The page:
How great will Great Britain remain?

Both the UK and the EU have rough times ahead. Neither one knows in what form they will exist in several years. In the UK there is a growing group of citizens wanting to leave the EU, while in Scotland more and more voices are calling for leaving the UK and then joining the EU. There is a growing sense of feeling in France that the obstructive Great Britain should rather leave the EU so France, together with Germany, can dominate a continental European system.

"I wished to found a European system, a European Code of Laws, a European judiciary: there would be but one people in Europe." These words, spoken by Napoleon, can simply be repeated 200 years later by the advocates of a 'United States of Europe'. Napoleon saw himself as a protagonist of the idea, but was unable to subjugate Great Britain. That is why he then set up a trade blockade in order to weaken the Brits. The British government once again learned that a united continent will turn against Great Britain. Napoleon eventually dug his own grave with his march against Moscow. On the Congress of Vienna the British diplomats were guided by only one thing: involvement with Europe, to avoid unity of the continent. In other words: in Europe, not run by Europe!

This continental unity seems to occur 200 years later, not through Napoleonic wars, but through a peaceful process of European legislation. The Euro zone in particular is becoming more and more a Brussels-dominated continental system - call it a fiscal union - which is threatening to marginalise the UK. The British are seizing the euro crisis to pry themselves loose from Brussels regulations and to aim for looser ties. The European Union is by far the largest market for British export. The political and economic elites in London want to keep it that way. The Confederation of British Industry (CBI) is the most pro European organisation and the financial centre of the City lies outside the Euro zone, but is the largest trade centre in Euros.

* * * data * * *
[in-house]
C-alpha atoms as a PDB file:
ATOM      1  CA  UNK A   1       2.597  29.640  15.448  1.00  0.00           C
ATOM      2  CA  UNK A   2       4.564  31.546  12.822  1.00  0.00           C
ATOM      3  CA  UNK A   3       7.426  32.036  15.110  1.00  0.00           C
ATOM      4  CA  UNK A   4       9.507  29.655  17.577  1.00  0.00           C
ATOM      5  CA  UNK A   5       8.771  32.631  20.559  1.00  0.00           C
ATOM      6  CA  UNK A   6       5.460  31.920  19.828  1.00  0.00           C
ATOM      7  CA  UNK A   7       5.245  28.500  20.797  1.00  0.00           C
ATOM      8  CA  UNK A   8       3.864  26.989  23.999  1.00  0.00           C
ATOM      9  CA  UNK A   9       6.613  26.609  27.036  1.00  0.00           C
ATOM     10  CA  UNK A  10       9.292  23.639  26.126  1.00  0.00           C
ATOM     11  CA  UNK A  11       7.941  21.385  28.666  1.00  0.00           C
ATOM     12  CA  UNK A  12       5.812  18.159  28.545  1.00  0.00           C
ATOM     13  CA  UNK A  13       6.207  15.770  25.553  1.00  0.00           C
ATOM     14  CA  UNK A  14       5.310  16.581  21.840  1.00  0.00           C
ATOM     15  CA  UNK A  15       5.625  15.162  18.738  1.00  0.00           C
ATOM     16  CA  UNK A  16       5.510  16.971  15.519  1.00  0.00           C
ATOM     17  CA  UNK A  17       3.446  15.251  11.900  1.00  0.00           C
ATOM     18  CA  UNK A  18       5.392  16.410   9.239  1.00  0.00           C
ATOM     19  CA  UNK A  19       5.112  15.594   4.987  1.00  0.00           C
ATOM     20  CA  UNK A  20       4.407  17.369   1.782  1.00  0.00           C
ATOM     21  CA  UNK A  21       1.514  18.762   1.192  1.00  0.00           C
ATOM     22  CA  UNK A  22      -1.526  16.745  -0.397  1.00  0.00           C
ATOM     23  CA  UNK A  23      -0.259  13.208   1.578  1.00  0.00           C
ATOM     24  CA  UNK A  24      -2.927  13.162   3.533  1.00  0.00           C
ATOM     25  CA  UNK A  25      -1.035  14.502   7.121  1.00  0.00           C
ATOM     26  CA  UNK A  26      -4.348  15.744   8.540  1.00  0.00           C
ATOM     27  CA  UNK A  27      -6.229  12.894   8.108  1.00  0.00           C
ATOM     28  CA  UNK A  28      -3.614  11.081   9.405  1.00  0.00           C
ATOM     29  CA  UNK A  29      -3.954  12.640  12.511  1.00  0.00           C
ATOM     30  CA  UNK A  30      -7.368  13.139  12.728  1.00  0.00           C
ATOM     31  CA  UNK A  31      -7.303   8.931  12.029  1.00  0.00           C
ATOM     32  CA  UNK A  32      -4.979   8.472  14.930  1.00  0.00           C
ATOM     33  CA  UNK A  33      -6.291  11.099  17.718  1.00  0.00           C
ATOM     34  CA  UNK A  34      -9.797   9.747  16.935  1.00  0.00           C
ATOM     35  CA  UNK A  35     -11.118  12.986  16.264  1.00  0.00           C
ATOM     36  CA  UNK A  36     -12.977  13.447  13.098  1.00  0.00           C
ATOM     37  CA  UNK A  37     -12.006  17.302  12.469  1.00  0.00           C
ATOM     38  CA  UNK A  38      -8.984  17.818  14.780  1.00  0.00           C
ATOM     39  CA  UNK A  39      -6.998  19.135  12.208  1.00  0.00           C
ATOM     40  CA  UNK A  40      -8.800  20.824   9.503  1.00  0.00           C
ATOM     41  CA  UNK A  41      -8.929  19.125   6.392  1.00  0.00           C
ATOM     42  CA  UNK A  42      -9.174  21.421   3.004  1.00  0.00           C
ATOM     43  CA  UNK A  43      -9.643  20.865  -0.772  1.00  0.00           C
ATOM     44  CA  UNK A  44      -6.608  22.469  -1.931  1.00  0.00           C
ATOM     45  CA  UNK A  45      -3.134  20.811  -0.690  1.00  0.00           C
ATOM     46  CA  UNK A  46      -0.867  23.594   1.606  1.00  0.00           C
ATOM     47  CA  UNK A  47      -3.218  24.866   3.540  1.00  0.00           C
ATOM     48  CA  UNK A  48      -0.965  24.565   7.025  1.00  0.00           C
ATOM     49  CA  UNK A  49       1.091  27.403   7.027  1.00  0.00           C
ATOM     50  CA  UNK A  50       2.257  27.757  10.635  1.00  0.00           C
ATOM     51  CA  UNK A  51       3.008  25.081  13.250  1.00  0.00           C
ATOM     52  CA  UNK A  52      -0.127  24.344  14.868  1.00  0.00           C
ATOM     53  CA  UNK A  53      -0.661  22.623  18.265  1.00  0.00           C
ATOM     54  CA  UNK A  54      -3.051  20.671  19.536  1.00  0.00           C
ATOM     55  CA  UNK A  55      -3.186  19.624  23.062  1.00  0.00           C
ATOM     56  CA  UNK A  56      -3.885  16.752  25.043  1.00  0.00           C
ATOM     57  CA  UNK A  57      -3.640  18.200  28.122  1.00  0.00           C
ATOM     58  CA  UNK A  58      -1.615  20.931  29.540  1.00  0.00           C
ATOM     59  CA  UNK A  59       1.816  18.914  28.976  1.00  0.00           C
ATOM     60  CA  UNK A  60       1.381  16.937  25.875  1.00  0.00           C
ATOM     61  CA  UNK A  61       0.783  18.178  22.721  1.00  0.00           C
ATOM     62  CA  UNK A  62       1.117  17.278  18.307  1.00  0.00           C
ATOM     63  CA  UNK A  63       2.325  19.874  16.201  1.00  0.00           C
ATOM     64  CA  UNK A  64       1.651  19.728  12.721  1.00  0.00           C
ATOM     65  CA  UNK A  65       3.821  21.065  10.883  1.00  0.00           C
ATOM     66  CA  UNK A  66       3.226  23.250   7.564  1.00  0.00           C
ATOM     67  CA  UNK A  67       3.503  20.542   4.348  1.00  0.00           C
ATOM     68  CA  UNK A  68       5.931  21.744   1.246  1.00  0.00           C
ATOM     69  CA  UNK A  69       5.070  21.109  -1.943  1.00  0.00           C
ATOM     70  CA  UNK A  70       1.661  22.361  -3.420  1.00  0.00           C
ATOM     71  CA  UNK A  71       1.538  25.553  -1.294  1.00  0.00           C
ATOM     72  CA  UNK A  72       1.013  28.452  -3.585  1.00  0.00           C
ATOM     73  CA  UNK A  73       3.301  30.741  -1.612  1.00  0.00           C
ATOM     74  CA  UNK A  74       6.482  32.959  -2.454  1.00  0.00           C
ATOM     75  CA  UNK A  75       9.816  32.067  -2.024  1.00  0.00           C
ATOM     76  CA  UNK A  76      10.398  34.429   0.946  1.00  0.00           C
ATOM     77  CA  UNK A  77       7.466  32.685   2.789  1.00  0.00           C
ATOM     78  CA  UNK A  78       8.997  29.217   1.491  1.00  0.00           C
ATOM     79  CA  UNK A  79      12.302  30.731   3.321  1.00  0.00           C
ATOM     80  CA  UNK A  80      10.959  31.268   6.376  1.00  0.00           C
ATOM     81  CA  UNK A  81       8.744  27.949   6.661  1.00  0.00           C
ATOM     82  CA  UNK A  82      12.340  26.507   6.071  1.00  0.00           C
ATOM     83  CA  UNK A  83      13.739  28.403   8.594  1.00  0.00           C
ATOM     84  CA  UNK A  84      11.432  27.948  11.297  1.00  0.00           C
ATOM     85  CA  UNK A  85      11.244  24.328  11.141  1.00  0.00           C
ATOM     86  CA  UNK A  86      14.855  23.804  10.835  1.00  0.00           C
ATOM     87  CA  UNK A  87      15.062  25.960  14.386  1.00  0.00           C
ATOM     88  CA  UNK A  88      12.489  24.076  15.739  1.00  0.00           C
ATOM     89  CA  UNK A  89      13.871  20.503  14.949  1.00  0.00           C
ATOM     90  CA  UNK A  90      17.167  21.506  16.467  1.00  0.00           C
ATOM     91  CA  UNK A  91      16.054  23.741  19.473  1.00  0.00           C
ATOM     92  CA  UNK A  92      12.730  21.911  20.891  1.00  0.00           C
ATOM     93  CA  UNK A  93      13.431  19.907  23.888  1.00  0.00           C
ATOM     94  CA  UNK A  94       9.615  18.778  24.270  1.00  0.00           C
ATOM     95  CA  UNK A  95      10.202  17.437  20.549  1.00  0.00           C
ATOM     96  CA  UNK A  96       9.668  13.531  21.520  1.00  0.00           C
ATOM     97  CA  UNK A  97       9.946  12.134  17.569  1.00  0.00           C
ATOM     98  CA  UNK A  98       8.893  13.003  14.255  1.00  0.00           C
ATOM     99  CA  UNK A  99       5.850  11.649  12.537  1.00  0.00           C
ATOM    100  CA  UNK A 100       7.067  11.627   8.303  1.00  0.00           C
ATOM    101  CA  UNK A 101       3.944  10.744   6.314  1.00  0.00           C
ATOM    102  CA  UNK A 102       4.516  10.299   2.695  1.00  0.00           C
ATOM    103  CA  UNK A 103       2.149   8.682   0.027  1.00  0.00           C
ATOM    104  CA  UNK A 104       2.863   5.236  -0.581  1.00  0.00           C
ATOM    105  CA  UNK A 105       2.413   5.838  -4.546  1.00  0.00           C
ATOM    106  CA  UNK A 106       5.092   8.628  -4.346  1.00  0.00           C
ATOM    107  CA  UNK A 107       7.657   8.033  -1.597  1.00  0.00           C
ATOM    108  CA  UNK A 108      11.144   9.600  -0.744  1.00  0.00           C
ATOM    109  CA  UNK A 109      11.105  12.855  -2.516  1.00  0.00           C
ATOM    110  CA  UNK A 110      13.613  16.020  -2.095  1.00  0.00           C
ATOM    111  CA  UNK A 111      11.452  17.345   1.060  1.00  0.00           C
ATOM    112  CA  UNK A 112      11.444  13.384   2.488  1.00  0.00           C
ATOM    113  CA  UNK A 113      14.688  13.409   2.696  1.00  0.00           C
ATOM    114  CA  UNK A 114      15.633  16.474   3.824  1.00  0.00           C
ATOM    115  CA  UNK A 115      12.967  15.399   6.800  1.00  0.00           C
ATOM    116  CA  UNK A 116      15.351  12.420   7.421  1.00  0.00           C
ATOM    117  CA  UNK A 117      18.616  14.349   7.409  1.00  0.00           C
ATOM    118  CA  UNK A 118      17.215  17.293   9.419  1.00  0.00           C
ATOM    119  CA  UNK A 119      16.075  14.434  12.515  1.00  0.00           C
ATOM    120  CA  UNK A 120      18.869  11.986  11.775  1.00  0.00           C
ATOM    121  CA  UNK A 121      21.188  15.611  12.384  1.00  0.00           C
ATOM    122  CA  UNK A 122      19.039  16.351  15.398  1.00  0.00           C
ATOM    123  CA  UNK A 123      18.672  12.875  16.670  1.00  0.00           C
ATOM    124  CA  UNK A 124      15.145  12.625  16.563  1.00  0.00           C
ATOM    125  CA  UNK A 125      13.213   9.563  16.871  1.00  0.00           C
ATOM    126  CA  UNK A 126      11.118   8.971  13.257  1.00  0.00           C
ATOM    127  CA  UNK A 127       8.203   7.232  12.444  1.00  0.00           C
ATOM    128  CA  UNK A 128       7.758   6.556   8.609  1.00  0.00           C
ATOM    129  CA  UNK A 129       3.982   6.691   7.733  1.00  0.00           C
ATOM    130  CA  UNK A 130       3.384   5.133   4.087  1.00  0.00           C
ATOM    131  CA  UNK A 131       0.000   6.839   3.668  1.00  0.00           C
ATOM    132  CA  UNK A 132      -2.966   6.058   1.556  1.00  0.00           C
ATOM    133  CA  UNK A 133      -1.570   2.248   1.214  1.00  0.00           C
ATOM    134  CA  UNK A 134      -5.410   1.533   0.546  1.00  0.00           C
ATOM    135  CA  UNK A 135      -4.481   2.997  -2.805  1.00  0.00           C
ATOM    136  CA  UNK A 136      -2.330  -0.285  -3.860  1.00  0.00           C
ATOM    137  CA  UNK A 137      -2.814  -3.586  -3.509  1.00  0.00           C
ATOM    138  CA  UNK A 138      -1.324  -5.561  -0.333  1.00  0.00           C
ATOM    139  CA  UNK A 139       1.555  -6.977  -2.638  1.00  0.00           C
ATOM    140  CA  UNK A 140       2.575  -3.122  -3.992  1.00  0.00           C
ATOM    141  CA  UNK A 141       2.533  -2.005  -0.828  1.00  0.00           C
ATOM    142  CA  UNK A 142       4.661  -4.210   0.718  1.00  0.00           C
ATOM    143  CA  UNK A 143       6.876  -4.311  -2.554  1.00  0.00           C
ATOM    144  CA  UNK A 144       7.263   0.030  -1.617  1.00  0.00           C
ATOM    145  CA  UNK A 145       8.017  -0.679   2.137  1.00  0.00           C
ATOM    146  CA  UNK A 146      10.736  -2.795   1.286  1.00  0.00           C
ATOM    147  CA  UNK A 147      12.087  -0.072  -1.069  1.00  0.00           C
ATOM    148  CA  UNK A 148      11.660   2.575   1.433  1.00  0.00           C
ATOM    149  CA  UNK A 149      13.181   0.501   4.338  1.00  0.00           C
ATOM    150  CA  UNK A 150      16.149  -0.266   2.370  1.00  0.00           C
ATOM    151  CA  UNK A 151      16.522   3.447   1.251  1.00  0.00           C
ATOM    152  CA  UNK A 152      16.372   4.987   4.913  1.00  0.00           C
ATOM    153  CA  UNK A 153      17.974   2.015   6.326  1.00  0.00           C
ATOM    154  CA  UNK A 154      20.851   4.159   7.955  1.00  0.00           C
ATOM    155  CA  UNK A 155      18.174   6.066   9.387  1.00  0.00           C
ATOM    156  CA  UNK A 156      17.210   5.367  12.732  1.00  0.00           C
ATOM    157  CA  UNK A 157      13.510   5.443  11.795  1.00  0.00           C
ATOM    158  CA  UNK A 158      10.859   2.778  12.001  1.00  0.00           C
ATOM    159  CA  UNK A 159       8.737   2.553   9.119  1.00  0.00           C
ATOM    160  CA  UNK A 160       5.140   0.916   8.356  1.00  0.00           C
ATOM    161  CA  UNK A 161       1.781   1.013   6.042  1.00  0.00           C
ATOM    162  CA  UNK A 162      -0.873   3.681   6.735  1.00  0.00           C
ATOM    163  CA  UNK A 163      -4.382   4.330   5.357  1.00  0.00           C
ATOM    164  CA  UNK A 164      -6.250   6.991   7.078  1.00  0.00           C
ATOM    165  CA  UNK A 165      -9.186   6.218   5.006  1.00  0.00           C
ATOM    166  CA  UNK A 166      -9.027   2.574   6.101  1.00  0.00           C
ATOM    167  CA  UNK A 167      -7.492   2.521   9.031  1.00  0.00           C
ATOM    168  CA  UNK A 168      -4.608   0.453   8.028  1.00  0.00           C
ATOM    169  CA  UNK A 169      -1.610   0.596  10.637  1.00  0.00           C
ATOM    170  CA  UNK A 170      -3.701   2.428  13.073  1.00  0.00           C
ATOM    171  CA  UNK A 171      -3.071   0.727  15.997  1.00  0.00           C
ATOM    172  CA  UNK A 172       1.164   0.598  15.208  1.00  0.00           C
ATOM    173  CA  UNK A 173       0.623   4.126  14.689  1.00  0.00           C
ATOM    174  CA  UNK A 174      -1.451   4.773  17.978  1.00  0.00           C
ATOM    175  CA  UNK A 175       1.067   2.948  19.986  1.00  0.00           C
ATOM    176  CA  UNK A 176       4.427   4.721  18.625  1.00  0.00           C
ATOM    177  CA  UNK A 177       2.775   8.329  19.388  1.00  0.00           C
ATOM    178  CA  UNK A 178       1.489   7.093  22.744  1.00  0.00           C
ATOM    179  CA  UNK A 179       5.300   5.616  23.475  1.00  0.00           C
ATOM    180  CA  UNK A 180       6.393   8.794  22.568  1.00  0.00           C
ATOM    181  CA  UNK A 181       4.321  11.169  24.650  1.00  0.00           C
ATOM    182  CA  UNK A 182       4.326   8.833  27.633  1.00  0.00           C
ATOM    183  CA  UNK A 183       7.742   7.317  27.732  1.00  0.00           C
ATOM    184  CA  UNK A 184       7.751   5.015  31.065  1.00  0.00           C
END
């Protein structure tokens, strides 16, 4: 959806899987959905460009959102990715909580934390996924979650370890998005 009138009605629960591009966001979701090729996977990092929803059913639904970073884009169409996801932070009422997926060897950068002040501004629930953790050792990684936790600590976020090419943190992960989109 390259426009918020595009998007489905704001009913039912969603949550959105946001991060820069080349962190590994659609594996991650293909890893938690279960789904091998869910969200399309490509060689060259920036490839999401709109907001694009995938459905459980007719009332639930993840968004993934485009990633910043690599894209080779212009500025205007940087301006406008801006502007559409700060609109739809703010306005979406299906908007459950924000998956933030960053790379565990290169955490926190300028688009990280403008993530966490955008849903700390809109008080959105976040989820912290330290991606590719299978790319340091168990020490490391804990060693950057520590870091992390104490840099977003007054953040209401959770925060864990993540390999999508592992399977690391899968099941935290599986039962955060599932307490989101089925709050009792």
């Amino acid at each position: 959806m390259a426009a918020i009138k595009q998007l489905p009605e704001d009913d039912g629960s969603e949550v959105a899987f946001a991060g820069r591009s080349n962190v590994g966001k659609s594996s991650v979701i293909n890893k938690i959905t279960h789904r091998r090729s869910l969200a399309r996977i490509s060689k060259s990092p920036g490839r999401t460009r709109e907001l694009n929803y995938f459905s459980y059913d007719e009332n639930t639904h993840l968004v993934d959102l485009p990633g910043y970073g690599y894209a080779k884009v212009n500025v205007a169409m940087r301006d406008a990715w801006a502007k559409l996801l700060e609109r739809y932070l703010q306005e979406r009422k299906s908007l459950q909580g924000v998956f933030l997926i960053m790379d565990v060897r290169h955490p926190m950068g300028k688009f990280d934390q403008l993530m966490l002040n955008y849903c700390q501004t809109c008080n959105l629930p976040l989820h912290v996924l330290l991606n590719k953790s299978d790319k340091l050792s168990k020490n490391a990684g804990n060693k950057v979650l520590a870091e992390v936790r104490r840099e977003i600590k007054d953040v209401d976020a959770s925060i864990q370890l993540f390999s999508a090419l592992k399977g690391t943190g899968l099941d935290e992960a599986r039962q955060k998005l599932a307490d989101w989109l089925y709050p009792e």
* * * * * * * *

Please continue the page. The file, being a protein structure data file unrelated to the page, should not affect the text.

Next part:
Strangely enough the British government is promoting a fiscal union in the euro zone (including fiscal transfers and euro bonds) and in doing so fosters a continental system that will turn against the UK. It goes against centuries of British rule of thumb in foreign policy. The French sense an opportunity and would rather want the British out of the EU. Christian Noyer, governor of the French Central Bank, recently stated that trade in Euros has to take place within the Euro zone. To London, this is a declaration of war. France has Germany in its grip politically, for Germany is weakened by its historic guilt, and on top of that France has many allies in Mediterranean Europe. The Napoleonic dream will come true after all.

The British government is caught between the devil and the deep blue sea. First of all because of the threat of the Scottish exit out of the United Kingdom. Prime Minister David Cameron parried the threat by suggesting a yes/no referendum in 2014. The Scottish are put on the spot. Most might potentially want maximum autonomy within the UK, but the Scottish Prime Minister Alex Salmond pleads for independence and is counting on automatic accession to the EU. This will however not be as automatic. An independent Scotland will become a candidate Member State of the EU. Every Member State can block the accession. It will not be London, but the Spanish government fearing that Catalonia will follow the Scottish example.

A bigger problem for Cameron is the strong euro sceptical wind blowing in England. He does not dare to propose a yes/no referendum on the British membership of the EU. 'No' will win. I am often invited by British conservatives to speak as a 'non-Brit' on party meetings. In London that is doable, but outside arguing in favour of the EU is impossible. Political arguments or trade figures do not reach the audience. There is a deep-rooted aversion of Brussels: the emotions are in charge. The Brits become very angry if Europe is mentioned. At the yearly Conservative Party conference the topic is a taboo. More and more British MPs feel the cold wind within their constituencies, which makes them even more euro sceptical in Westminster.

Cameron is trying to negotiate a new, distant arrangement with Brussels, which would allow the UK to stay in the internal market: a Swiss model. The question is whether the French will let the British get away with this. Resentment and envy continue to be the demons of Europe. The UK is the jumping board to the European continental market for many American, Japanese and Chinese firms. The French want the British out of the EU so those companies will have to come to the continent, preferably to France. Within the EU there of course has to be fiscal harmonisation, to a French level. This continental system, just like the one 200 years ago, is a danger for the UK, for the Netherlands and ultimately Europe. It would be better if the British would stay, in whichever role.

(This was my last column for this newspaper. I thank the editor for the chances I got and I thank the readers for their interest)